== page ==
The following entry contains the Scope Note appearing at the beginning of Chapter 2 – Consent, featured in Tentative Draft No. 4 of Restatement of the Law Third, Torts: Intentional Torts to Persons. This draft will be presented to membership at the 2019 Annual Meeting for approval. Until approved, this is not the position of The American Law Institute and should not be represented as such.
CHAPTER 2 CONSENT. Scope Note
The issue of consent arises in a wide range of legal contexts—private as well as public law, tort as well as criminal law, common law as well as constitutional doctrine, and legislation. Sections 12-19 describe the principles that apply to the intentional torts to persons. Sections 12 through 17 explain the general principles, while §§ 18 and 19 clarify how the principles apply to sexual conduct and to medical treatment, respectively. With appropriate modifications, these principles should also be useful in explaining consent doctrine with respect to other torts such as trespass to land, trespass to chattels, conversion, defamation, and invasion of privacy.
The Model Penal Code: Sexual Assault and Related Offenses project includes several provisions relating to consent, including a general definition of “consent” and a number of different sexual-assault offenses. Because the Model Penal Code project is designed to propose desirable criteria for criminal punishment, while the Restatement Third, Torts, is designed to articulate and rationalize extant common-law rules for tort liability, the two projects do not, and should not be expected to, elucidate criteria of consent in an identical fashion. The consequences of criminal liability can be quite severe relative to the consequences of tort liability. Accordingly, the criminal law might have greater reason than tort law to be very cautious before characterizing the interaction between the actor and another person as nonconsensual. For similar reasons, if the criminal law does classify a species of conduct as nonconsensual, then it is very likely that tort law should treat that conduct as nonconsensual as well. The Reporters’ Notes to the consent provisions that follow include discussion of similarities between, and differences from, the analogous consent provisions in the Model Penal Code project.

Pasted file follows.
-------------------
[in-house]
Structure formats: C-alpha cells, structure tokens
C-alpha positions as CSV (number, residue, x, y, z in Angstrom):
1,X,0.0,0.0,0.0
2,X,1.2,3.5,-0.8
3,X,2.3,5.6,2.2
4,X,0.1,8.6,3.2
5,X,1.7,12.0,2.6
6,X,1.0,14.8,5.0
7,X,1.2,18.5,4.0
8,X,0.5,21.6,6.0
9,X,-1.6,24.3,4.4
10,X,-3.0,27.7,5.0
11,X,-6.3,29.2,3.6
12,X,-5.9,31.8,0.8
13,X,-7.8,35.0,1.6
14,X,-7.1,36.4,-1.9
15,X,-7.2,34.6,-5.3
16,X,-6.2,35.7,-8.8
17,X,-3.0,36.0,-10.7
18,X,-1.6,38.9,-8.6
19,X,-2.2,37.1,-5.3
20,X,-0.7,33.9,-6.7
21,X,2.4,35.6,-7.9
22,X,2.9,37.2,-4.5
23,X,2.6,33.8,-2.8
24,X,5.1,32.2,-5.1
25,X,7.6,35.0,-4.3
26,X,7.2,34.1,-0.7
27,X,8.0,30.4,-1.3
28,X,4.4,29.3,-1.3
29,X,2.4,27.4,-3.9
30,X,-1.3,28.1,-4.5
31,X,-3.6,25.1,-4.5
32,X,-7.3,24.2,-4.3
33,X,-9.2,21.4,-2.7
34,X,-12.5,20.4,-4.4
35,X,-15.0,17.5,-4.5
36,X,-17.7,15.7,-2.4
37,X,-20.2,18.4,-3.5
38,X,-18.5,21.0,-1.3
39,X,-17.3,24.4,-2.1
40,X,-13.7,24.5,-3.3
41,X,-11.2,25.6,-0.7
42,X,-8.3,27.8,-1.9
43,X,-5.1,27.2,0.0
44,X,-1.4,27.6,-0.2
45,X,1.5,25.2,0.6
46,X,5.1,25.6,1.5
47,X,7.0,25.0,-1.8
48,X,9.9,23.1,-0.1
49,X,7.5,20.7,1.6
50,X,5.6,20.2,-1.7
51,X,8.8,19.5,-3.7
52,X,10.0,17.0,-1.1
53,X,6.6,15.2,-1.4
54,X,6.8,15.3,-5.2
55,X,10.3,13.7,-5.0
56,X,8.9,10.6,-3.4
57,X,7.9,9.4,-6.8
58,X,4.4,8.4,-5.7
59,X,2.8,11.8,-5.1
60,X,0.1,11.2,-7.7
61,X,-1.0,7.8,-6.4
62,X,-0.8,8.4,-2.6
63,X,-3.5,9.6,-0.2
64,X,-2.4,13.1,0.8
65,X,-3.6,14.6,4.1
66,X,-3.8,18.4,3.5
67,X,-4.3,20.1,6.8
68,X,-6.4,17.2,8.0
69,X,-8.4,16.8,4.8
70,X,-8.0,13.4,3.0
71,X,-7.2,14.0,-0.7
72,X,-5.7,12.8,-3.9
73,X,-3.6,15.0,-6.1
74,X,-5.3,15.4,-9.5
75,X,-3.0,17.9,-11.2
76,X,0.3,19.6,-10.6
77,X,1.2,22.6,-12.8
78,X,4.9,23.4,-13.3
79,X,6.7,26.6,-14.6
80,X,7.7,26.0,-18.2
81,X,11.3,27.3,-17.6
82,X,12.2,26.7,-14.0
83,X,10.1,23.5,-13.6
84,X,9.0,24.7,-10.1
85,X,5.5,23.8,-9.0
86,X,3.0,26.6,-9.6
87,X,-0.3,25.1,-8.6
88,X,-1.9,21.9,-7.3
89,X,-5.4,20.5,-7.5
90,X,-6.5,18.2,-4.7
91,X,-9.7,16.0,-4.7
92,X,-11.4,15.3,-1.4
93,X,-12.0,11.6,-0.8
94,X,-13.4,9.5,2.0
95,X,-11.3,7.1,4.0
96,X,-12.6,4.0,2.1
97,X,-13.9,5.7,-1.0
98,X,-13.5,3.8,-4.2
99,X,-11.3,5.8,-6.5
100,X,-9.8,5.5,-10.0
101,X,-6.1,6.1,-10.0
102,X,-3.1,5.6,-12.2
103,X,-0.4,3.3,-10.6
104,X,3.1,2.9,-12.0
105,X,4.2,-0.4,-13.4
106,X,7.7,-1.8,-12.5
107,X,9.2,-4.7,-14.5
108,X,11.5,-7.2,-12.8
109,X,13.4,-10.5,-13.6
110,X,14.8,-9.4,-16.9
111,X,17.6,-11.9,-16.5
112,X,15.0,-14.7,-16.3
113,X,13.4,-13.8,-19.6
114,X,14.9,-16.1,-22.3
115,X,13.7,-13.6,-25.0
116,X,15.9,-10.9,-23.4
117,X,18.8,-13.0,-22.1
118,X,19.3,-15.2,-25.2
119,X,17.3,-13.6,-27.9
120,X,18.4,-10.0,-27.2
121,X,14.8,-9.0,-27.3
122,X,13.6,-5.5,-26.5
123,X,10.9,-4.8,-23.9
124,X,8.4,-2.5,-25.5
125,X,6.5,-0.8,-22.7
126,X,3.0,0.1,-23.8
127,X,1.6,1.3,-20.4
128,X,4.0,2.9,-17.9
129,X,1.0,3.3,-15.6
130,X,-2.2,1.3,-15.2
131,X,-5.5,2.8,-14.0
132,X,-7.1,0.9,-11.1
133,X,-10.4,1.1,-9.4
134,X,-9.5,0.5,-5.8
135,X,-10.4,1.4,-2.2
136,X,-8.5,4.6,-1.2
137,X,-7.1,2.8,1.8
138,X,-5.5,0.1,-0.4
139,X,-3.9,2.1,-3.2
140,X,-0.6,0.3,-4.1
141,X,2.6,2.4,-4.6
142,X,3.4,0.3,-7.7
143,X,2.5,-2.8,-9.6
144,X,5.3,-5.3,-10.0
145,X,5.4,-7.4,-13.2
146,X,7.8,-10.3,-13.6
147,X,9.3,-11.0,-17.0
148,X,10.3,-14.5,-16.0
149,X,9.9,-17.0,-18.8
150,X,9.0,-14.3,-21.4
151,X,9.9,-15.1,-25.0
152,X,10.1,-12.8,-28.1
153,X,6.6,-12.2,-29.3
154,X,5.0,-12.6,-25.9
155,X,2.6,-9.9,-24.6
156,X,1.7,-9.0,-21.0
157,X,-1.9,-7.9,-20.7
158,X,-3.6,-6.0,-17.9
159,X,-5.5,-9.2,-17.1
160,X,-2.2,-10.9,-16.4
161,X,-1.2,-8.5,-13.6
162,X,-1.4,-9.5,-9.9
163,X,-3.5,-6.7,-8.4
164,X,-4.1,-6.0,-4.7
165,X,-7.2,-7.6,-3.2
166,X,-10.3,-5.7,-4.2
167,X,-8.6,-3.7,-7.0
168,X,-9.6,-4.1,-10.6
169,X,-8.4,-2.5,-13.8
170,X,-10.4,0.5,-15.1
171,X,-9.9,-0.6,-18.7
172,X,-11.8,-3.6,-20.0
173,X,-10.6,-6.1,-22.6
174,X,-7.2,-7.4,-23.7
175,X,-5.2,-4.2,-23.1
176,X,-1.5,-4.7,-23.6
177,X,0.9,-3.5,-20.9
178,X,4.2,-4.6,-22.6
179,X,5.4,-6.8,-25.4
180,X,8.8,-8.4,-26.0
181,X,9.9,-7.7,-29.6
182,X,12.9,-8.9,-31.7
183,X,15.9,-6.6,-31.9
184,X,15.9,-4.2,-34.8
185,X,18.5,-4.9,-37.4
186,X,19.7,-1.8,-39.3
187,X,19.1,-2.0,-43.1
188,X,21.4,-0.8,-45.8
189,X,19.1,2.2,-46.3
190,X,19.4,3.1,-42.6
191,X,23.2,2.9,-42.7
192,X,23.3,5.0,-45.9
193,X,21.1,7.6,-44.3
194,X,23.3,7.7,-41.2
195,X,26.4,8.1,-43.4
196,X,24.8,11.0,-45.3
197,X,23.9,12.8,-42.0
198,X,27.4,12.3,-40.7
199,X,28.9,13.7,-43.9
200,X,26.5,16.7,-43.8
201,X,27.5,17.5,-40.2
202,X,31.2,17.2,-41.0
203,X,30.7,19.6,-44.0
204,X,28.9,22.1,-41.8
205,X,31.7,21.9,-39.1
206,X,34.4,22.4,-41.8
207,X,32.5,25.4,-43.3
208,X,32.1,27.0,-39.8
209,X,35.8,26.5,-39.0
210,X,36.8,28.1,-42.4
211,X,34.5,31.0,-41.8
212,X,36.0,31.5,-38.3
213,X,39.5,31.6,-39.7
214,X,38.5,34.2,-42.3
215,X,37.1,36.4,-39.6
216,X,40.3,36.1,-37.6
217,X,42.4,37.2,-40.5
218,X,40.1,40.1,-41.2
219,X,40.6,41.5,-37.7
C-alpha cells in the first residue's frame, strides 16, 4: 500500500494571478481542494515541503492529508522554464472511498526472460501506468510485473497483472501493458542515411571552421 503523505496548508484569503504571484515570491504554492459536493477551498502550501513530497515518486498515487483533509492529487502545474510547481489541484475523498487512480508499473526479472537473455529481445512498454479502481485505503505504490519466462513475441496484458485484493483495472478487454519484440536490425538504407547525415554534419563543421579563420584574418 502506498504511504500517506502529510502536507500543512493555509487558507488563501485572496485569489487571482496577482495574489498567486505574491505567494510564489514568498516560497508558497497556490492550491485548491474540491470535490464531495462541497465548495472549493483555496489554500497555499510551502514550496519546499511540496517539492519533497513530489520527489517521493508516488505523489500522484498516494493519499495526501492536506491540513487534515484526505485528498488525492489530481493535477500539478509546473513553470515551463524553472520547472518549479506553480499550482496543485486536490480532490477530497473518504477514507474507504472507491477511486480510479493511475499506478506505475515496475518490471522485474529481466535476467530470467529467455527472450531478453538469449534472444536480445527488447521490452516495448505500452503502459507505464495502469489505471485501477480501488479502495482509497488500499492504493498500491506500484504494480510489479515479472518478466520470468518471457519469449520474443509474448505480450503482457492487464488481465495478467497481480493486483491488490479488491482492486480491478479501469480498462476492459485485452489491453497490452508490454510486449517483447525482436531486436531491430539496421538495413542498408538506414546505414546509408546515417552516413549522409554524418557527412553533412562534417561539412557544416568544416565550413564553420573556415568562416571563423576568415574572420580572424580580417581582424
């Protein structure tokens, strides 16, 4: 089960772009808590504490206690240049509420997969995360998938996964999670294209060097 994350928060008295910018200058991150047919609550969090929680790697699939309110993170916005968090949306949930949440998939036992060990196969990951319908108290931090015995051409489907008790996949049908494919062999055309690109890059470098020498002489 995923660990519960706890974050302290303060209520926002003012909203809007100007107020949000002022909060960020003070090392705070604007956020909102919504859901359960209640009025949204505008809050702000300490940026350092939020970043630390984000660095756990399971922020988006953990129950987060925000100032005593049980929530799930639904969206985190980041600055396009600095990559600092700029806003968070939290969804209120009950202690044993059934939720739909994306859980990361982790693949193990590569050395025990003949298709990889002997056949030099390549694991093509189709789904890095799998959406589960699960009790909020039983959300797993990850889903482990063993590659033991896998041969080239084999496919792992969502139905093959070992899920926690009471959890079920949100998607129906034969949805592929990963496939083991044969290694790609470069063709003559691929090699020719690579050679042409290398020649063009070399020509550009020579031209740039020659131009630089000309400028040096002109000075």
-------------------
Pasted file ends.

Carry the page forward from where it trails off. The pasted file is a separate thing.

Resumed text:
Consent and Sexual Assault in Criminal v. Tort Law on Reasonably Speaking
Listen to Erin Murphy (Reporter, Model Penal Code: Sexual Assault and Related Offenses) and Ken Simons (Restatement Third of Intentional Torts) explore the difference between criminal law and tort law in the United States and then focus on how “consent” is, and should be, defined in sexual assault allegations in the below episode of ALI’s podcast, Reasonably Speaking.